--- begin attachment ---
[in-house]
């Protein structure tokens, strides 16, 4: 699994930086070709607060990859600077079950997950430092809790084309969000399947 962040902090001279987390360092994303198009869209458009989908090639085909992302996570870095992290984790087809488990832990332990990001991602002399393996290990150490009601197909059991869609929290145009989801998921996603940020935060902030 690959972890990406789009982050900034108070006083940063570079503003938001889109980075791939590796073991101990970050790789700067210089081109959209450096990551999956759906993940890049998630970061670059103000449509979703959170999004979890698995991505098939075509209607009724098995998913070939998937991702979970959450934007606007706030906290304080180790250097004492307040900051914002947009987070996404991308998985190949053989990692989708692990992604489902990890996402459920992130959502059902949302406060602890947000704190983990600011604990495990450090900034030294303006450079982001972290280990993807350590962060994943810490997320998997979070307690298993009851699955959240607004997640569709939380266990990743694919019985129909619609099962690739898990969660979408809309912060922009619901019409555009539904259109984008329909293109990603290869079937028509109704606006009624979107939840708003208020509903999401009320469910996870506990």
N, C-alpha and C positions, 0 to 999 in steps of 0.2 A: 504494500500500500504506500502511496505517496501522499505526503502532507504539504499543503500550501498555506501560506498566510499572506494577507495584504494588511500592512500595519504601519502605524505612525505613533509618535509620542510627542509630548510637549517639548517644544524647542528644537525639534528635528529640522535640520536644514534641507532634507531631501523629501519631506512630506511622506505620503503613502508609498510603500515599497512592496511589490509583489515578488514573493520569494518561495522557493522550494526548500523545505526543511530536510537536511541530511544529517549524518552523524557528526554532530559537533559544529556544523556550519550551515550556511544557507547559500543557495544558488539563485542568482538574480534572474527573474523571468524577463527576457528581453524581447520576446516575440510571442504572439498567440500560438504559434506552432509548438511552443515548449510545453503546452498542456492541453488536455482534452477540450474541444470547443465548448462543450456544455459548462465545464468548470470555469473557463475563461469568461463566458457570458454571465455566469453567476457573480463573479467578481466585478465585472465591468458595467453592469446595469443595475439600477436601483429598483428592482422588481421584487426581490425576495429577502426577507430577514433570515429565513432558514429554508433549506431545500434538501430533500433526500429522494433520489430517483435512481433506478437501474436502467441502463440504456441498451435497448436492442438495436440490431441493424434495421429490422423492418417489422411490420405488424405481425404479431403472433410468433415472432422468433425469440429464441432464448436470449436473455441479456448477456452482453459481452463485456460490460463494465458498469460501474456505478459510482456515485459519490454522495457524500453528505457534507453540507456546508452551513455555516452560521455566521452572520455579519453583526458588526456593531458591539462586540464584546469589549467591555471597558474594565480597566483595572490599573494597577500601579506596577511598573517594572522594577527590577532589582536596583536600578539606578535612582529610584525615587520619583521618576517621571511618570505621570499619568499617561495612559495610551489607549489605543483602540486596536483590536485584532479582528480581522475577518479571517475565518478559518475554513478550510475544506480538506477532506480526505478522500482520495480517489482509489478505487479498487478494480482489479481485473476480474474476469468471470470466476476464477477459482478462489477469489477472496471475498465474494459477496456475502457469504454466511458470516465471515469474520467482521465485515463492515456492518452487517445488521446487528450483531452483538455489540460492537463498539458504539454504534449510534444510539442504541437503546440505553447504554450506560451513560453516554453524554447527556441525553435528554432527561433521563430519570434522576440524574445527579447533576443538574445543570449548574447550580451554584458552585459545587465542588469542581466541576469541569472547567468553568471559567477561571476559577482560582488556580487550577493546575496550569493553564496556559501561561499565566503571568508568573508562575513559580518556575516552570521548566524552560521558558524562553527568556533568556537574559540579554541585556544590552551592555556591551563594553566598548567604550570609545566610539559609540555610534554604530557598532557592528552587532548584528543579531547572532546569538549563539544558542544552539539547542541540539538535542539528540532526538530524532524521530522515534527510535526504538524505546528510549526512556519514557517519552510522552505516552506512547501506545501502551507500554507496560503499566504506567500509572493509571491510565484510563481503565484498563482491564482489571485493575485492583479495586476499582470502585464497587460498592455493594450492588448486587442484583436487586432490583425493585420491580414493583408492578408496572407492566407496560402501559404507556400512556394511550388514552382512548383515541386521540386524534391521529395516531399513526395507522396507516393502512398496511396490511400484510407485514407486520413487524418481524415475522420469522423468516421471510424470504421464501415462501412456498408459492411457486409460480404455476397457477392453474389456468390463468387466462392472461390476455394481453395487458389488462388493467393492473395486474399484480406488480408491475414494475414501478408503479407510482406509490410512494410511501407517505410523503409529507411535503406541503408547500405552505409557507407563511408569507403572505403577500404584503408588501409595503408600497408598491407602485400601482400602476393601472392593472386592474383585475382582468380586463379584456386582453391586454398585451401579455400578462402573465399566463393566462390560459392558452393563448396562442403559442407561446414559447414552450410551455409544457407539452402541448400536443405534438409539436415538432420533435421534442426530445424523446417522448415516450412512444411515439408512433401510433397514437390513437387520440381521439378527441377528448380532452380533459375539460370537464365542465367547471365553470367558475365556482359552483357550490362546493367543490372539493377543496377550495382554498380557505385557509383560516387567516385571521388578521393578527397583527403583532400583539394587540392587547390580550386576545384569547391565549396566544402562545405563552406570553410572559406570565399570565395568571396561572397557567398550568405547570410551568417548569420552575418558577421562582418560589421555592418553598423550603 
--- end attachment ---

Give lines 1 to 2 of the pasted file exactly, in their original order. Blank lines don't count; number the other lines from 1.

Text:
[in-house]
């Protein structure tokens, strides 16, 4: 699994930086070709607060990859600077079950997950430092809790084309969000399947 962040902090001279987390360092994303198009869209458009989908090639085909992302996570870095992290984790087809488990832990332990990001991602002399393996290990150490009601197909059991869609929290145009989801998921996603940020935060902030 690959972890990406789009982050900034108070006083940063570079503003938001889109980075791939590796073991101990970050790789700067210089081109959209450096990551999956759906993940890049998630970061670059103000449509979703959170999004979890698995991505098939075509209607009724098995998913070939998937991702979970959450934007606007706030906290304080180790250097004492307040900051914002947009987070996404991308998985190949053989990692989708692990992604489902990890996402459920992130959502059902949302406060602890947000704190983990600011604990495990450090900034030294303006450079982001972290280990993807350590962060994943810490997320998997979070307690298993009851699955959240607004997640569709939380266990990743694919019985129909619609099962690739898990969660979408809309912060922009619901019409555009539904259109984008329909293109990603290869079937028509109704606006009624979107939840708003208020509903999401009320469910996870506990």